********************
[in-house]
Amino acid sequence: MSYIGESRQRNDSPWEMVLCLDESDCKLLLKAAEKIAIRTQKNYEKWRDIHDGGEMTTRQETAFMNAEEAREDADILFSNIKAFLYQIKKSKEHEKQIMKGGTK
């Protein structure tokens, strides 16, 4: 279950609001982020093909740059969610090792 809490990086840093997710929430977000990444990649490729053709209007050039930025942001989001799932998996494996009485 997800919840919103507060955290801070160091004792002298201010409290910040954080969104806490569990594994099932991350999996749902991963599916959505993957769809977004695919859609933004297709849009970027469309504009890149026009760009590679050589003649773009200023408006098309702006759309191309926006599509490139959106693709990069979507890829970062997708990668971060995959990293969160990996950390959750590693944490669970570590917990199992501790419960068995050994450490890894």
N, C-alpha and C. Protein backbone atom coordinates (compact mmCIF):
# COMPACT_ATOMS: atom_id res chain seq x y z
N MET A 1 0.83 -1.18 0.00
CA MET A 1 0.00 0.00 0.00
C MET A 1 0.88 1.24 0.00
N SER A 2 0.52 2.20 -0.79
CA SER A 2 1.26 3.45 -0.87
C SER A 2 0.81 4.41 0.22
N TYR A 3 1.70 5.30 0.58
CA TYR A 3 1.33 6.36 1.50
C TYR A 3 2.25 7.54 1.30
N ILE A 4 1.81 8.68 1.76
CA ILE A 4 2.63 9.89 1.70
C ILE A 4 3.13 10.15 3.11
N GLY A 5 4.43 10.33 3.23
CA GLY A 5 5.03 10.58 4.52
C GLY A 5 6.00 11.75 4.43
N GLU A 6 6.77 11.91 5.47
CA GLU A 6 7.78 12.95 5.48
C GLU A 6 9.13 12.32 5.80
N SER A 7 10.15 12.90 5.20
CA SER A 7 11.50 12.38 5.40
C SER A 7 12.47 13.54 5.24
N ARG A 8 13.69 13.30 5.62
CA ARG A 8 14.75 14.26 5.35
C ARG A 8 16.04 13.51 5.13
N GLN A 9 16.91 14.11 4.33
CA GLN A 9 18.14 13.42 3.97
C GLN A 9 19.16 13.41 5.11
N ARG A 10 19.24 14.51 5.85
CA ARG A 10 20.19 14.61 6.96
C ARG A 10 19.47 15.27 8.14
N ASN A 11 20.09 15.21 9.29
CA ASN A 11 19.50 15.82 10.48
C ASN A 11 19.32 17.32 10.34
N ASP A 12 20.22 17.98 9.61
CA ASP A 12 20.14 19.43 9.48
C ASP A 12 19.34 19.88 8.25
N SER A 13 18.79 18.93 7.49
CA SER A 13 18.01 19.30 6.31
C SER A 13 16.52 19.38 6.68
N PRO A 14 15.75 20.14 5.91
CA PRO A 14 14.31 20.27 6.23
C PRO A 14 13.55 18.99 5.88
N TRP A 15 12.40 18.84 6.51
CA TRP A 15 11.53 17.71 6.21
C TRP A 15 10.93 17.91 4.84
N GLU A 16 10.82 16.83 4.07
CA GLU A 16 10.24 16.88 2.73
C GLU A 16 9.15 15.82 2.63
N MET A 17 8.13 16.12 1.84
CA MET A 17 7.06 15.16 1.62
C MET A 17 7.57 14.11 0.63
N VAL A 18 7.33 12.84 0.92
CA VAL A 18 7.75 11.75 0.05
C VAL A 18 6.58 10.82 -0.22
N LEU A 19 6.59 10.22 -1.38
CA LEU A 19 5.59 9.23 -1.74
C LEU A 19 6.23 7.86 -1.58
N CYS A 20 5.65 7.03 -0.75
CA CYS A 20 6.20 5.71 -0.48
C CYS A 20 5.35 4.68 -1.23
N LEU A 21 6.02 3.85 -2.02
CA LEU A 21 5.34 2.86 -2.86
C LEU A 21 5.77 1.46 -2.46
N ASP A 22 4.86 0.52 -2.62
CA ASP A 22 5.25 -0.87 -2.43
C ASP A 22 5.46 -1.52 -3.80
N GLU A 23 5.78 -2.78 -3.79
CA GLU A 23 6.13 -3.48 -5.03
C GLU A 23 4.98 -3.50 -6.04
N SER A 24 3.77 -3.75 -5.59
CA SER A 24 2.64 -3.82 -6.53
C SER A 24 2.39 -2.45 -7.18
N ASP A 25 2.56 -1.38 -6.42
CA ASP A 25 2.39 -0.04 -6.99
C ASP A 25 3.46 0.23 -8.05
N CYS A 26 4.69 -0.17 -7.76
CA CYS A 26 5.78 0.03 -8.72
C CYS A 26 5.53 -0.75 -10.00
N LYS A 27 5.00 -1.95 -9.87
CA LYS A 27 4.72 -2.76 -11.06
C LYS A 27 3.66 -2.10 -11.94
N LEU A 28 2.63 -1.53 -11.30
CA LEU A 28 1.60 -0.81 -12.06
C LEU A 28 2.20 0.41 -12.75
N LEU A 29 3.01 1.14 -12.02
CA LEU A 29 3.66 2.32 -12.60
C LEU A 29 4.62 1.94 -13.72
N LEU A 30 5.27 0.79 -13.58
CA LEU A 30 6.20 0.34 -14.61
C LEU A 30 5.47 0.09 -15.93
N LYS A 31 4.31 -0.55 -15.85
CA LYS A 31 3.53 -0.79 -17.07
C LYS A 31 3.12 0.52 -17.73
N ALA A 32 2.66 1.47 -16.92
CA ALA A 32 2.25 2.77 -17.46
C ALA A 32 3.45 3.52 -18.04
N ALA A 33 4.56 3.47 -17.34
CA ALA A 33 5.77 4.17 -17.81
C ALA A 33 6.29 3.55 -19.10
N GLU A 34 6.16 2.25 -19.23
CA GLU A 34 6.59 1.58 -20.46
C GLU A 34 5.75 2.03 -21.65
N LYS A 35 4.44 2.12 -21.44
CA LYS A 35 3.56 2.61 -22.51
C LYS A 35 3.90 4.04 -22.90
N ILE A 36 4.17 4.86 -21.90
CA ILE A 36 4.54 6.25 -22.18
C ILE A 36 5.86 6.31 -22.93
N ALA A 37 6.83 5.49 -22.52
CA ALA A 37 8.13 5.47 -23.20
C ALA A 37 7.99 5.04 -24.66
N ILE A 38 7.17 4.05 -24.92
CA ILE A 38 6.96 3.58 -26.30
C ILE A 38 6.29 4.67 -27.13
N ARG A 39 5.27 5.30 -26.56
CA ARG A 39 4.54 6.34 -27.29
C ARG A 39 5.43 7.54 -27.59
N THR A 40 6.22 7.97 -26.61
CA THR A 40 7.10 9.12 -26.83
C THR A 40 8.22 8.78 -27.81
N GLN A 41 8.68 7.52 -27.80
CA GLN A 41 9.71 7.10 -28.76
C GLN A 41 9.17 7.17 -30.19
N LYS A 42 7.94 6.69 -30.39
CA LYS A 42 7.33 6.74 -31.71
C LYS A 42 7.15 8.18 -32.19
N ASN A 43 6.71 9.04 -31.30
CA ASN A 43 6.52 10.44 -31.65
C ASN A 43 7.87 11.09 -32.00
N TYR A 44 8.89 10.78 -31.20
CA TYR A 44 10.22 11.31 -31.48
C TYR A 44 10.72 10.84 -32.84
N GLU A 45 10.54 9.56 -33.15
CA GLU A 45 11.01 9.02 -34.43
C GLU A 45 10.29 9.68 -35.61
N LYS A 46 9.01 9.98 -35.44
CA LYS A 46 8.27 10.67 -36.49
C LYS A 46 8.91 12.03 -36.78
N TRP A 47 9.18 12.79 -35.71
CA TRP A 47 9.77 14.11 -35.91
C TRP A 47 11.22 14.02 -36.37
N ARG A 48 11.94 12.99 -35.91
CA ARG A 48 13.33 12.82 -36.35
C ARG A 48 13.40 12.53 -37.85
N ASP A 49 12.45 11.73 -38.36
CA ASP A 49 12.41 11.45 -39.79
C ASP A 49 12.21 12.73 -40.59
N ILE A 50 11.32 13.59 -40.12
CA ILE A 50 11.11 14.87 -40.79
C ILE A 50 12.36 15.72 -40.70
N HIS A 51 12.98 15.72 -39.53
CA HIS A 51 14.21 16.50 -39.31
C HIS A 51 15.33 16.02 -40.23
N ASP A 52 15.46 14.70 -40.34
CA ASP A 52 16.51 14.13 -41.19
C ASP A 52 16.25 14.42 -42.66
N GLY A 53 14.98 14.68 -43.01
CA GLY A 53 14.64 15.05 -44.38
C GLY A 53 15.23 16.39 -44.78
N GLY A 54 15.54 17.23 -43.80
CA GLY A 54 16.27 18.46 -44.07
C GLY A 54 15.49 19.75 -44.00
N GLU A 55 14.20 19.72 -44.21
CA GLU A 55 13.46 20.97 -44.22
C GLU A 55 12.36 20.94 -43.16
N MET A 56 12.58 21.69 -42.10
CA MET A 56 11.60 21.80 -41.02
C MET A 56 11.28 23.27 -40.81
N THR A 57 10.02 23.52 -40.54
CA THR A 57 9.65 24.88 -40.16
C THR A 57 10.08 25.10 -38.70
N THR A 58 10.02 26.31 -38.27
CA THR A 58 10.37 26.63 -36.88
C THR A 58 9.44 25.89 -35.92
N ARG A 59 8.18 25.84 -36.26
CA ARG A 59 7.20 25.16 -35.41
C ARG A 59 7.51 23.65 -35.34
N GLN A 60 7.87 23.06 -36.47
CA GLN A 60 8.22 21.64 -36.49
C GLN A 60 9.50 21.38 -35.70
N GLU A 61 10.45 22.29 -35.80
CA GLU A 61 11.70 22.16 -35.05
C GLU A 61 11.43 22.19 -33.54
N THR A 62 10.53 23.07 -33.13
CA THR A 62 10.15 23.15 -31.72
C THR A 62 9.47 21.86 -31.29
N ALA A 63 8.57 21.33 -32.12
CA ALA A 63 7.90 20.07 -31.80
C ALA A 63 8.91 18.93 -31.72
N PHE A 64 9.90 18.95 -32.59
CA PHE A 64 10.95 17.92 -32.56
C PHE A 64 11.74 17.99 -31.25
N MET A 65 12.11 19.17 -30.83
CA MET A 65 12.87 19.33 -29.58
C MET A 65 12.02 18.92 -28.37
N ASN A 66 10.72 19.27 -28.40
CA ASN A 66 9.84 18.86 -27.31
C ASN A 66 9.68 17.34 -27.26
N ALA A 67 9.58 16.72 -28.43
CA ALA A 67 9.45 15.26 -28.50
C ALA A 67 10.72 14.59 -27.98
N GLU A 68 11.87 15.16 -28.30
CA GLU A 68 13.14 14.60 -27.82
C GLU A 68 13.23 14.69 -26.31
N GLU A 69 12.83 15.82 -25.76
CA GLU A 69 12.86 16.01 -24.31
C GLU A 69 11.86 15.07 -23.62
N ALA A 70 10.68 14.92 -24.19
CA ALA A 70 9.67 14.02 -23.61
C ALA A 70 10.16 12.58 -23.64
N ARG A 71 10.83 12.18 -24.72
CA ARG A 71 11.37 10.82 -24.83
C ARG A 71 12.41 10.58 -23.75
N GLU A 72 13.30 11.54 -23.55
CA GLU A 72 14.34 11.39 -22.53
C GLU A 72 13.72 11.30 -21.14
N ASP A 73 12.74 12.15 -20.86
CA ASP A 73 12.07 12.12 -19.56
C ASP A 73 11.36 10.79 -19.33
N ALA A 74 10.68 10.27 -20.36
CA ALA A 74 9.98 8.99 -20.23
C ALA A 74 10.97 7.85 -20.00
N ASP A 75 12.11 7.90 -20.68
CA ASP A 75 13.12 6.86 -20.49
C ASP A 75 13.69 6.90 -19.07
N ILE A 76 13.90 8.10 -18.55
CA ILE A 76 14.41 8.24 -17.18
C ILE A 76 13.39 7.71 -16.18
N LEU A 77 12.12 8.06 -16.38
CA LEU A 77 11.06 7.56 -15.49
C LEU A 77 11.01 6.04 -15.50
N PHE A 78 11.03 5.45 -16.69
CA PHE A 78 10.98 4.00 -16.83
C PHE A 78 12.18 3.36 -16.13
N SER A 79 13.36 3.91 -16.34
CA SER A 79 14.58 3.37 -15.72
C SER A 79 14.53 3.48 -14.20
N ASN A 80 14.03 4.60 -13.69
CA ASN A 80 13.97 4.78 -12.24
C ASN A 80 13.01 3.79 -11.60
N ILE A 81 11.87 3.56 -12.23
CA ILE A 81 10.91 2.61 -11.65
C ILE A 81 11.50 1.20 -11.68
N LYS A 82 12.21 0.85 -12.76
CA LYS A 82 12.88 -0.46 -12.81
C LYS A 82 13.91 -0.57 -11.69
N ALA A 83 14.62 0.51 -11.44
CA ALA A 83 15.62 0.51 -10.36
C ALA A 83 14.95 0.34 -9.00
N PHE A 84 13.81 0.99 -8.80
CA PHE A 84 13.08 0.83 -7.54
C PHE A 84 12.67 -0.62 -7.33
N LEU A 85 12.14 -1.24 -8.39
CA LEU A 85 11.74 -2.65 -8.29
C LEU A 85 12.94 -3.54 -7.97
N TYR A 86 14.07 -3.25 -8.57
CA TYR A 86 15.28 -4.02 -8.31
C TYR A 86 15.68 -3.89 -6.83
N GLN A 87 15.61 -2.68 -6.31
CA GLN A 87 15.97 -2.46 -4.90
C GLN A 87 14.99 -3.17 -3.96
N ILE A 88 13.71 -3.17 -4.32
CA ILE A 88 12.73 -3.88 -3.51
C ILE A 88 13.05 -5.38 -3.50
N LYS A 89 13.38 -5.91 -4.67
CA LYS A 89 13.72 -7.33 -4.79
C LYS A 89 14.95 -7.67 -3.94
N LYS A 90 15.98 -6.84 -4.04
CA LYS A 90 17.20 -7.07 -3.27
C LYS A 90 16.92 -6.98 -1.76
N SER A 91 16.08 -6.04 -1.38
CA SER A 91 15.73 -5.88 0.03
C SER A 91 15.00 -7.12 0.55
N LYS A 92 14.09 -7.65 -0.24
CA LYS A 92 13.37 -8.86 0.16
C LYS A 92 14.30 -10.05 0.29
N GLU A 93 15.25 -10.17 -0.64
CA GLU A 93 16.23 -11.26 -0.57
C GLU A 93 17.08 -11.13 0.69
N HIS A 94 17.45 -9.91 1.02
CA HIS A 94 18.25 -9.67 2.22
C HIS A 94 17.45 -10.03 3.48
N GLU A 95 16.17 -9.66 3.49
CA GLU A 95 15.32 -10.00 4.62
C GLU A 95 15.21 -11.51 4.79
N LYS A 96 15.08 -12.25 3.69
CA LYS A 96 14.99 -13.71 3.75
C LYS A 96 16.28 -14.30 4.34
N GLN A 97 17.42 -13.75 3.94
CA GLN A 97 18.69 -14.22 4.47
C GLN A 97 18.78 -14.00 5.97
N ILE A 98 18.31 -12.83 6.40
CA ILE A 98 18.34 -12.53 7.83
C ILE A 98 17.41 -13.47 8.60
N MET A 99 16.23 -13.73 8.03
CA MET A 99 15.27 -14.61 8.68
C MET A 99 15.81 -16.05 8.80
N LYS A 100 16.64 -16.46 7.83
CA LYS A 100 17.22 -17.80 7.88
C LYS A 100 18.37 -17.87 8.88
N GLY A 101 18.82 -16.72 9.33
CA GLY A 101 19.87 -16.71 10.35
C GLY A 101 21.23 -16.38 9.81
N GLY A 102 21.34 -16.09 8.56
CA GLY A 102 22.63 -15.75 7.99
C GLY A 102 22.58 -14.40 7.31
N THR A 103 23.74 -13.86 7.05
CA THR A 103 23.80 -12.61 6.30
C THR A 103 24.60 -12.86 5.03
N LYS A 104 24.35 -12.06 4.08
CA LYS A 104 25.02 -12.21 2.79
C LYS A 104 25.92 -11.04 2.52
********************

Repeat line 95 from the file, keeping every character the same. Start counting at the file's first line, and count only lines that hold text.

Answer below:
C LEU A 30 5.47 0.09 -15.93